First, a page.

2. Be Flexible

One of the best ways to save money on any vacation is to let the fates decide your actual travel time. If you’re not too hung up on exactly when you travel, you can save a whole bunch of money. No matter what season you plan to travel, it always costs more to book on the weekends. This is true of flights and hotel accommodations.

And some dates are simply more popular than others. Any holiday weekend is likely to cost you more than a few weekdays in the middle of a month. The best strategy is to hop on a bunch to travel sites like Expedia, Priceline, and Most travel sites offer flexibility options. If you indicate that you are flexible about your travel dates, the site will provide you with some of the best options for travel based on affordability.

And because many of these services allow online booking of both flights and hotels, some will present you with package options, merging affordable off-peak lodging and flights for maximum savings. If you’ve got some wiggle room in your travel plans, you could save a bunch.

3. Shop Carefully When Considering All Inclusive Resorts

There are plenty of all-inclusive options in Costa Rica–packages that include flights, accommodation, meals, and activities. The best all inclusive resorts will usually offer you a full spectrum of adventure, indulgence, and amenities for a single price. On the surface, this sounds like a great deal. And many of these resorts are popular with tourists from around the world including themed destinations like Hotel RIU Palace, Secrets Papagayo, and the Planet Hollywood Costa Rica.

If you’re planning to do a little bit of everything in Costa Rica-including hitting up all the top tourist hot spots all inclusive may be the way to go, especially for travelers accustomed to luxury vacations. And frankly, if you’re picturing an Autograph collection resort with beach volleyball and an outdoor pool with a swim up bar, you probably should be shopping this way.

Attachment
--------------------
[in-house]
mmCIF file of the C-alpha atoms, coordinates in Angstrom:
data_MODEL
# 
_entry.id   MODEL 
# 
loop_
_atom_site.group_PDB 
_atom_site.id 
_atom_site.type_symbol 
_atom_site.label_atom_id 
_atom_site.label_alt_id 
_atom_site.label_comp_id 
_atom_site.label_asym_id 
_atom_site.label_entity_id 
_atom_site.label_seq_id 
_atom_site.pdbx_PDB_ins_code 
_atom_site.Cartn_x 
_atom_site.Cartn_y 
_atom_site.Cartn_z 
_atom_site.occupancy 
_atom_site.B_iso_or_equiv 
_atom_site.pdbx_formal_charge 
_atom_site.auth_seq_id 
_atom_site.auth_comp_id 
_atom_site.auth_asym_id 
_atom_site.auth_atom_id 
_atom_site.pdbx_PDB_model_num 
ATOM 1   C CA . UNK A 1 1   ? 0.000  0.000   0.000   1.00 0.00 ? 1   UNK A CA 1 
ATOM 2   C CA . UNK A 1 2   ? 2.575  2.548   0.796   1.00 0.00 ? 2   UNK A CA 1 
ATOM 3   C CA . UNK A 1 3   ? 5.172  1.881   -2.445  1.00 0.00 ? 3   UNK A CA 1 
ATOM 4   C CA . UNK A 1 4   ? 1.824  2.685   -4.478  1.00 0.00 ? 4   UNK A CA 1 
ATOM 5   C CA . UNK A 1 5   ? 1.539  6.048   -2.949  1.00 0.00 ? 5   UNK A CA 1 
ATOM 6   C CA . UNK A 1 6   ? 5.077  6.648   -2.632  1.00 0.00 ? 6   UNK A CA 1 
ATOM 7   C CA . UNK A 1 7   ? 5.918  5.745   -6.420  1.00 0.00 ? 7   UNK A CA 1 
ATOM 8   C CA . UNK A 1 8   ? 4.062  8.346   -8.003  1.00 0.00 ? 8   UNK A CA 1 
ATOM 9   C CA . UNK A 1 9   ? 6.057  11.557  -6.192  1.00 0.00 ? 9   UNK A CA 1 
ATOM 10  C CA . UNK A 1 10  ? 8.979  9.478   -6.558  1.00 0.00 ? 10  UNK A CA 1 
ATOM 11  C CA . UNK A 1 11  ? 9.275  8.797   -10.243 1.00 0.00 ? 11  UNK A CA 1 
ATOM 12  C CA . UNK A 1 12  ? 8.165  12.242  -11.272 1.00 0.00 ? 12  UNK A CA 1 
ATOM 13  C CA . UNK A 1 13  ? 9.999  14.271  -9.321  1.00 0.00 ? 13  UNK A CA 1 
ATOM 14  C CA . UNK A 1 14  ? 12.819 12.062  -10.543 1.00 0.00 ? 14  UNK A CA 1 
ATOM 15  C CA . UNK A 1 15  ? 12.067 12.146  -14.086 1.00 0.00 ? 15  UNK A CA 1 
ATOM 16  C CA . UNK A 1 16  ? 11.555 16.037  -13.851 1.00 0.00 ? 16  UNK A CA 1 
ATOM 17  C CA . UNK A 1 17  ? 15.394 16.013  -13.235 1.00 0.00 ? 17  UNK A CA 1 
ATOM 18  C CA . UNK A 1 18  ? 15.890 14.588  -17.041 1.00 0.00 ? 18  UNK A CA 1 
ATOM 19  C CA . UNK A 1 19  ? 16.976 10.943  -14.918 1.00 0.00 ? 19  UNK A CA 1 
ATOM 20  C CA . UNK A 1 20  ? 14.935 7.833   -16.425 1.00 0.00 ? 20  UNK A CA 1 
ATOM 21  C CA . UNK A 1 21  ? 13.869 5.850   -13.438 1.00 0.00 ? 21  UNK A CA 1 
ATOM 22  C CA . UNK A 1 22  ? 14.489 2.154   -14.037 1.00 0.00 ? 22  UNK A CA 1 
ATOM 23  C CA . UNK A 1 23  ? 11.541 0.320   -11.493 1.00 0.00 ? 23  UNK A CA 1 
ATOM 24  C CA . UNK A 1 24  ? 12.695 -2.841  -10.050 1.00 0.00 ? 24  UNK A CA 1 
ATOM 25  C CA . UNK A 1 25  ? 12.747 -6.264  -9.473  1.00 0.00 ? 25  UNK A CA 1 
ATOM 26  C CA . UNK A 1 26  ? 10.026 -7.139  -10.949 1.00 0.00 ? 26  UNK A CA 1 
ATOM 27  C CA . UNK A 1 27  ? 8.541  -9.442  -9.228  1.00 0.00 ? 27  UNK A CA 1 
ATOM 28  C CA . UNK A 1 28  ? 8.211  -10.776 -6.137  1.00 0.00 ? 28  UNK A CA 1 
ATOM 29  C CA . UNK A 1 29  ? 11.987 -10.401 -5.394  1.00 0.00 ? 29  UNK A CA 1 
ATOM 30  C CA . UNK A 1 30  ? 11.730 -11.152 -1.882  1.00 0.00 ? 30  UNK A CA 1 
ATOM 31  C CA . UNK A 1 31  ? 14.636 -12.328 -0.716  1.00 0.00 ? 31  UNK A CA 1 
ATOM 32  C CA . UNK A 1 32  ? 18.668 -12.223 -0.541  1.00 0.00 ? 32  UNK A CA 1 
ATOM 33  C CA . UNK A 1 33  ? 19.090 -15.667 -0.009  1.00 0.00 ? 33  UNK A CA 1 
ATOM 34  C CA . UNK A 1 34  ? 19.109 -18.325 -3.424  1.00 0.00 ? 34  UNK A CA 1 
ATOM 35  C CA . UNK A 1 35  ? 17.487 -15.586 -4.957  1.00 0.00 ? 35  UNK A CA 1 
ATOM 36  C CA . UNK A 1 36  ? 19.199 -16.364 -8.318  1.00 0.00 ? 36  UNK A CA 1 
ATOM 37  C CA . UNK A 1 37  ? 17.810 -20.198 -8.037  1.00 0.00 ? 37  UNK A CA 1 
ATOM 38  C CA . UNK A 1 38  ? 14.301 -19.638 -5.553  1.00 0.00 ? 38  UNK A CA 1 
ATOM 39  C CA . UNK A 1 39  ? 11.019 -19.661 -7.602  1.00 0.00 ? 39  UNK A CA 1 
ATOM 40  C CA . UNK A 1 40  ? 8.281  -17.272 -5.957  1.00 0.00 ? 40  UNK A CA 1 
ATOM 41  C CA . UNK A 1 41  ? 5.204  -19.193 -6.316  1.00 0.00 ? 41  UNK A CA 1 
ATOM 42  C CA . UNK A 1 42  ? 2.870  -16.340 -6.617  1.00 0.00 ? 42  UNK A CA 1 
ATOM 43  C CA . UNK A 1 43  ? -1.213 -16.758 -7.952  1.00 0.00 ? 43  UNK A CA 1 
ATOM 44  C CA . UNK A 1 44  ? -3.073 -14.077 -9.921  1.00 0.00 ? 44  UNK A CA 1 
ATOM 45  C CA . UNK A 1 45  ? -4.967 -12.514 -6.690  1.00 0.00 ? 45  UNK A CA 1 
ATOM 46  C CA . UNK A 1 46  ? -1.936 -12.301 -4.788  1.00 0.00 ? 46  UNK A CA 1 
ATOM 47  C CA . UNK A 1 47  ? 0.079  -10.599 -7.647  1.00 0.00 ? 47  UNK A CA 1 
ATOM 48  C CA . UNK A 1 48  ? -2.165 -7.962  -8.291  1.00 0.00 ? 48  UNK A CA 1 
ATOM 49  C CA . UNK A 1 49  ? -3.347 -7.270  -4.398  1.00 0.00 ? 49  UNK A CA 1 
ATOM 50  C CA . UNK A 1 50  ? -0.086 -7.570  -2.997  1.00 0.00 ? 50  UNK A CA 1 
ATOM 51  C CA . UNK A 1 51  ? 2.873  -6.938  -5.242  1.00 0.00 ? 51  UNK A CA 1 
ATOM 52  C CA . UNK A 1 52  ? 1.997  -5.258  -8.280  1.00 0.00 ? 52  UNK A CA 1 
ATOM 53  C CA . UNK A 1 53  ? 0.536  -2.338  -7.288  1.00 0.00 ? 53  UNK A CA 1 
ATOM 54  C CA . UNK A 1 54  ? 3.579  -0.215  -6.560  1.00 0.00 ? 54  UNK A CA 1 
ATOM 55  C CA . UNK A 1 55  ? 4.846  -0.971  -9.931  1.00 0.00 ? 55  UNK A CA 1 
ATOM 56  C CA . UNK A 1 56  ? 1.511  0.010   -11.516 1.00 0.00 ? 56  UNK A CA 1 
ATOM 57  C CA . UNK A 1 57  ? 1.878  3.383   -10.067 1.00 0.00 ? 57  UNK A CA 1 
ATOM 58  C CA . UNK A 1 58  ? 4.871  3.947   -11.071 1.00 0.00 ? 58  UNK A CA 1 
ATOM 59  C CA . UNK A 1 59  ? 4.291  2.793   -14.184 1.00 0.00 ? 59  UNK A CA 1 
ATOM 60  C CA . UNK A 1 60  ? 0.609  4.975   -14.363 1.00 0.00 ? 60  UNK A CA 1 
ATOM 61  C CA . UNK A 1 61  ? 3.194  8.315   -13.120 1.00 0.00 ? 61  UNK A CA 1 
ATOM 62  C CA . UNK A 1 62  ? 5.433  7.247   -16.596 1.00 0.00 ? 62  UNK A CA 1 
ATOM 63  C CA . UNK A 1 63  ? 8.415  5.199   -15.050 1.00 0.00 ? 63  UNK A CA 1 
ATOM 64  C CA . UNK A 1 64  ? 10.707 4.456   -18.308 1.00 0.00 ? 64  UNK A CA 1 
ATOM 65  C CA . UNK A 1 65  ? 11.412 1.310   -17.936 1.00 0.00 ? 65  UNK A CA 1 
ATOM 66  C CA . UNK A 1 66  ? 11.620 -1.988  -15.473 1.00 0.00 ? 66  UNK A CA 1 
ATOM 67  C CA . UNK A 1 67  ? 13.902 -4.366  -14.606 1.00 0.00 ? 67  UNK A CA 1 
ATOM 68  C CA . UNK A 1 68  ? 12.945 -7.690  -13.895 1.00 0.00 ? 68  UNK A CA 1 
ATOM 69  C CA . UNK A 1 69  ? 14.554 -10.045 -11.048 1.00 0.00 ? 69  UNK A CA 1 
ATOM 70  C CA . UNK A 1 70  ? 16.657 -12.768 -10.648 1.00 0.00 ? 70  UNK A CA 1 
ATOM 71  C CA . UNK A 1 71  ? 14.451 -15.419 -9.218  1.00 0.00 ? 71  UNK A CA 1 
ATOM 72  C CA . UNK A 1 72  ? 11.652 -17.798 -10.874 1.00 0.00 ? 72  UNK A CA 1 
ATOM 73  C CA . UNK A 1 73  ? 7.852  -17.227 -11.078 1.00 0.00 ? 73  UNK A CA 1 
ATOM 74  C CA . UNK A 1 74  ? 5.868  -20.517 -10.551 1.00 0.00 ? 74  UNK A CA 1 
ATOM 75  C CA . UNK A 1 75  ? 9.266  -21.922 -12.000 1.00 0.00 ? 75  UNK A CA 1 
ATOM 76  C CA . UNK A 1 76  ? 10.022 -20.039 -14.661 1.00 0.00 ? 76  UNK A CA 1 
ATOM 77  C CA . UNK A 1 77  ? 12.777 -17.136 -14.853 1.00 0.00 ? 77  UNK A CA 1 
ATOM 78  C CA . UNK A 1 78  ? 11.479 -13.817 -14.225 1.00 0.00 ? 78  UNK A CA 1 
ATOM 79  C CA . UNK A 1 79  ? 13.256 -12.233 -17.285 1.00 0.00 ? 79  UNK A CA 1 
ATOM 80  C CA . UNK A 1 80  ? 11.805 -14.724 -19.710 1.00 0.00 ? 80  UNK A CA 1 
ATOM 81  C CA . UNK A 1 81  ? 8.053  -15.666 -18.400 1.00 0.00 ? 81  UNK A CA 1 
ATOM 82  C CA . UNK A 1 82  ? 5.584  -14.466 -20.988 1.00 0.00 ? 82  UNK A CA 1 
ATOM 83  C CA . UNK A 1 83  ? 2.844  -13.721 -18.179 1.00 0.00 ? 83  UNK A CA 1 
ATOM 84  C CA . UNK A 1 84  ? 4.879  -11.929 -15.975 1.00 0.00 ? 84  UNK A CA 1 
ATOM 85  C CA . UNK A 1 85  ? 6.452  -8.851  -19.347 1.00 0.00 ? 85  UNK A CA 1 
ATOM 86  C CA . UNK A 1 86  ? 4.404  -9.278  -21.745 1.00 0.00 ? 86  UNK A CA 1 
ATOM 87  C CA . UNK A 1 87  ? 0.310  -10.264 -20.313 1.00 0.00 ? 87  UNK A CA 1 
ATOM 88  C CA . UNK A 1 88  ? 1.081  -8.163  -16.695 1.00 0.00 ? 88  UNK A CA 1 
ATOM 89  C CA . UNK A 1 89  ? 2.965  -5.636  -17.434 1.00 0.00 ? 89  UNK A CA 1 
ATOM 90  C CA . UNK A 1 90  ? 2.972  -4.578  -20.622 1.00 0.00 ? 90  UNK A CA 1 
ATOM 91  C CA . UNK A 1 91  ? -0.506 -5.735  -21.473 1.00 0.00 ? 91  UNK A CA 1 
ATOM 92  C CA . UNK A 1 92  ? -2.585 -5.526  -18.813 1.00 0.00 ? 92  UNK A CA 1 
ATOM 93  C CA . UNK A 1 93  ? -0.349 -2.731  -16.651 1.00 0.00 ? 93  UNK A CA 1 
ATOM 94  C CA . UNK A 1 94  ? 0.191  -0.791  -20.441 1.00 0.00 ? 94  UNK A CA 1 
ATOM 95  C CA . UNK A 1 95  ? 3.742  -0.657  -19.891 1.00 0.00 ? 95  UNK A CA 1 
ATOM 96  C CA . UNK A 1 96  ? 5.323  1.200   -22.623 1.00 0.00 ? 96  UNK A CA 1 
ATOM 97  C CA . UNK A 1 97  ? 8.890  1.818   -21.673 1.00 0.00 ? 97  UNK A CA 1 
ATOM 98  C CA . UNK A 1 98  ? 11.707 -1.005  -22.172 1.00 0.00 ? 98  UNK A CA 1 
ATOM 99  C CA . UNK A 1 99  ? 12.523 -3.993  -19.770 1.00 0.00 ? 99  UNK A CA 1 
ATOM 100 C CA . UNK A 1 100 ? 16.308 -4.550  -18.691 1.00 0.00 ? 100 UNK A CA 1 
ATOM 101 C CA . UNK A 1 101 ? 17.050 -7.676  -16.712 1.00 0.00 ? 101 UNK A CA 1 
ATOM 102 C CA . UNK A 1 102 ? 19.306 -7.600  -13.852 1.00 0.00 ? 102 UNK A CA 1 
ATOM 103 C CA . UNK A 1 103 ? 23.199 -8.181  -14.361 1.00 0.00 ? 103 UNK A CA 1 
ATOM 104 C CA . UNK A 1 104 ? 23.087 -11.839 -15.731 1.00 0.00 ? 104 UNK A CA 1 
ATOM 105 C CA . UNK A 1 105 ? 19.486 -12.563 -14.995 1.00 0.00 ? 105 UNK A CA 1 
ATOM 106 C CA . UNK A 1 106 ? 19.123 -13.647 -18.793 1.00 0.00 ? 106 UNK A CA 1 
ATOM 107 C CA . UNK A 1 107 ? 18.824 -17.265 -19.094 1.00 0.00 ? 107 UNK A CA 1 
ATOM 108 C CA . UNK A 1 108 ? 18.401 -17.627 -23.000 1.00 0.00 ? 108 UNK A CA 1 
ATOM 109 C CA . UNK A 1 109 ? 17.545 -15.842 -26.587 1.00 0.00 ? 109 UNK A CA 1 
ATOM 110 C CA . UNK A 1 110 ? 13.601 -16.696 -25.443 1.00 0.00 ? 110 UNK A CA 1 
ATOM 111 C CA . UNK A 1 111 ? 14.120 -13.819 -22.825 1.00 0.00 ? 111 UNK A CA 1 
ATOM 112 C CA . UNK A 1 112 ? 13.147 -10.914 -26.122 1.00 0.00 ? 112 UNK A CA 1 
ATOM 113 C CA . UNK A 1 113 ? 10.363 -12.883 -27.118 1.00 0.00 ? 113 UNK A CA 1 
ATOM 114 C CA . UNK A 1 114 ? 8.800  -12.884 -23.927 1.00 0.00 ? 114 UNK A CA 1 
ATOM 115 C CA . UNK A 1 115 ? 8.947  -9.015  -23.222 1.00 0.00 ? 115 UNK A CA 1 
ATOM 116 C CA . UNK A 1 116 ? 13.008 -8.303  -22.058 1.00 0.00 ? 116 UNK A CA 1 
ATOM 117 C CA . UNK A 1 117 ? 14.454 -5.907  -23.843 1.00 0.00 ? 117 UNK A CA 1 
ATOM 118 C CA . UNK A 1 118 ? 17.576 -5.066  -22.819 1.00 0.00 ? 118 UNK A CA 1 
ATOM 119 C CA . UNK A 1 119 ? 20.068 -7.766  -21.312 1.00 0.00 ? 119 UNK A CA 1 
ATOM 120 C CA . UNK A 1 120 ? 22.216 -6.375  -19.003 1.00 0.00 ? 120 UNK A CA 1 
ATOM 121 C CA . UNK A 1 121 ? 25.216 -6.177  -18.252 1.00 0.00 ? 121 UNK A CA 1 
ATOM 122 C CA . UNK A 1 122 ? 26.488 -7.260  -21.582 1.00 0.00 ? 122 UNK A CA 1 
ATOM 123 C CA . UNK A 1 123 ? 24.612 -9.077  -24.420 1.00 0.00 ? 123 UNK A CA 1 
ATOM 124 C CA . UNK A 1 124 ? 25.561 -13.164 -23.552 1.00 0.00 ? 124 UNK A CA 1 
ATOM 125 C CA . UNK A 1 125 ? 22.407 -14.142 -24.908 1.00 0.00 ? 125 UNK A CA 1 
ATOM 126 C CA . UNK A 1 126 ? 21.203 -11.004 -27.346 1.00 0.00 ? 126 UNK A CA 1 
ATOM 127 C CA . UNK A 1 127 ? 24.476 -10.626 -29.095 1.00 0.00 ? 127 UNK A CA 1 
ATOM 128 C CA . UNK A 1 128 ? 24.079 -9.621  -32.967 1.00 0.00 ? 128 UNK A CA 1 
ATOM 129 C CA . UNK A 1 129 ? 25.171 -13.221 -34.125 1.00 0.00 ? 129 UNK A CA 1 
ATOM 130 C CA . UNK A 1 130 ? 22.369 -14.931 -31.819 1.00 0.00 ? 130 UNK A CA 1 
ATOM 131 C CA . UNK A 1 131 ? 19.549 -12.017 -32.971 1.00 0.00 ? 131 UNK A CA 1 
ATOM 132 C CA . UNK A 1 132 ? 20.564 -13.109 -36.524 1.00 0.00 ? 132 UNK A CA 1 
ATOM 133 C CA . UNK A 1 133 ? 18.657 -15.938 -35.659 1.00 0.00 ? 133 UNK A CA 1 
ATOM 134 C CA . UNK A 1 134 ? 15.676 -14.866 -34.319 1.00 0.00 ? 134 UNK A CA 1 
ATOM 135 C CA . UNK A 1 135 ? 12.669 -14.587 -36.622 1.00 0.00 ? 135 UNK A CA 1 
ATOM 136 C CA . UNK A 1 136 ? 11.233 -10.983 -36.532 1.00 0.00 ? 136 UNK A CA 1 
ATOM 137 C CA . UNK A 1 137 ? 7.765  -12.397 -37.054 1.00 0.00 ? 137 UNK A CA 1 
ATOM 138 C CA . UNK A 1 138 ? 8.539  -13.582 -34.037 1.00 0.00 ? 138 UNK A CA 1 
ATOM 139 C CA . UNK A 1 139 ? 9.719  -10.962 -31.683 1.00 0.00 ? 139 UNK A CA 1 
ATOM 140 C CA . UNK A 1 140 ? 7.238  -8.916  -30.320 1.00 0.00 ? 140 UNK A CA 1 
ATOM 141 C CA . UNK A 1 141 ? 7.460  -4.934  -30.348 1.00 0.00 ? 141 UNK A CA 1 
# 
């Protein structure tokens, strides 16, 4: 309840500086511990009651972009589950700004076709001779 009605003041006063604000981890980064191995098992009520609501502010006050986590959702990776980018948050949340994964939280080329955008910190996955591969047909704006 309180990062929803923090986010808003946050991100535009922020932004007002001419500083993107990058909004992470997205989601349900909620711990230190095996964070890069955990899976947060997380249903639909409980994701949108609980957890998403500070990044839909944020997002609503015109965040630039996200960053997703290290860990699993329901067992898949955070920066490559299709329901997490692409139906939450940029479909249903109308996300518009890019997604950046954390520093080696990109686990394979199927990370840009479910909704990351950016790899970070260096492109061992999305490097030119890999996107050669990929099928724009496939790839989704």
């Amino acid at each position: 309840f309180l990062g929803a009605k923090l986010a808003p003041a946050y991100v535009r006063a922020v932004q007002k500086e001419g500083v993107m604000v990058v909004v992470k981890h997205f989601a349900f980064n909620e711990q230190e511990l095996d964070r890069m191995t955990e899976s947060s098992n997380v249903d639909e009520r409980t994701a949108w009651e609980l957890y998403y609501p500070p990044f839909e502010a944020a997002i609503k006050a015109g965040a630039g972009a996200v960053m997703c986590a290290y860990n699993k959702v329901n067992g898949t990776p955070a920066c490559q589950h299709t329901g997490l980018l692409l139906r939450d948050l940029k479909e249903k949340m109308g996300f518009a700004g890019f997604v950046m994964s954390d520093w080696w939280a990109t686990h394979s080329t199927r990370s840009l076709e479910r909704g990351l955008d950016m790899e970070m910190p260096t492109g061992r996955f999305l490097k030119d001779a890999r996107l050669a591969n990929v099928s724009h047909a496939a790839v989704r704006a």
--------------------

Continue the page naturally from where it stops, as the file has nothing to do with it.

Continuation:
If, on the other hand, you are on a budget vacation, all inclusive resorts may not be the best option for you.

There are a few reasons for this, and some of them are unique to Costa Rica. First and foremost, says Costa Rica Top 10, booking an all inclusive may not actually save you money relative to staying in a standard hotel. The travel blog argues that “The math simply does not add up.  The average 4 star all inclusive resort will run you $360 – 400 per couple, per night in the high season.  The average 4 star boutique hotel or resort will cost you around $180 per couple, per night including breakfast.”

Ultimately, because the cost of meals and drinks is actually pretty modest in many parts of Costa Rica, you are likely to do a little better paying for some things piecemeal. Not only that, but Costa Rica is noted for its relative safety and the welcoming local population. This means Costa Rica is not the type of destination where you are advised to largely stay within the safe confines of your resort. You will be exploring and hopefully enjoying some amazing food at roadside stands, fish markets, and surf bars.

Once again, if you’re planning to see and do everything, an all inclusive may just be the right move for you. But if you’re looking for ways to save money, you may do a lot better by picking, choosing, and paying as you go. In other words, if you are budget conscious, don’t waste the money and experience by locking yourself into an all-inclusive set of offerings.  

4. Stay in Unique Accommodations.

Ok. So if all inclusive resorts aren’t the way to go, where should you stay? Fortunately, thanks to its thriving tourism industry, Costa Rica does offer countless tiers of lodging. And according to Enter Costa Rica, you can save a pretty good sum of money for every half-star you’re willing to go down when filtering your hotel search.

The travel blog notes that “the average upper 4 star hotel costs around $180 a night.  Cutting your hotel budget by 10% would roughly equate to a ½ star level decrease in quality, which is still in the mid to upper 3 star range, but would result in a savings of around $126 for the average vacation (based on 7 nights).  Of course, cutting by 20% would double these values and so on it goes.”

From mid-range hotels and eco-lodges to travel hostels and even camping areas, you have plenty of extremely cheap lodging options. And of course, thanks to the proliferation of vacation rentals through sites like VRBO and Airbnb, you can choose from a wide range of guesthouses and apartment units. While the typical vacation rental will run you a few more dollars, there may be some added financial benefits to this approach.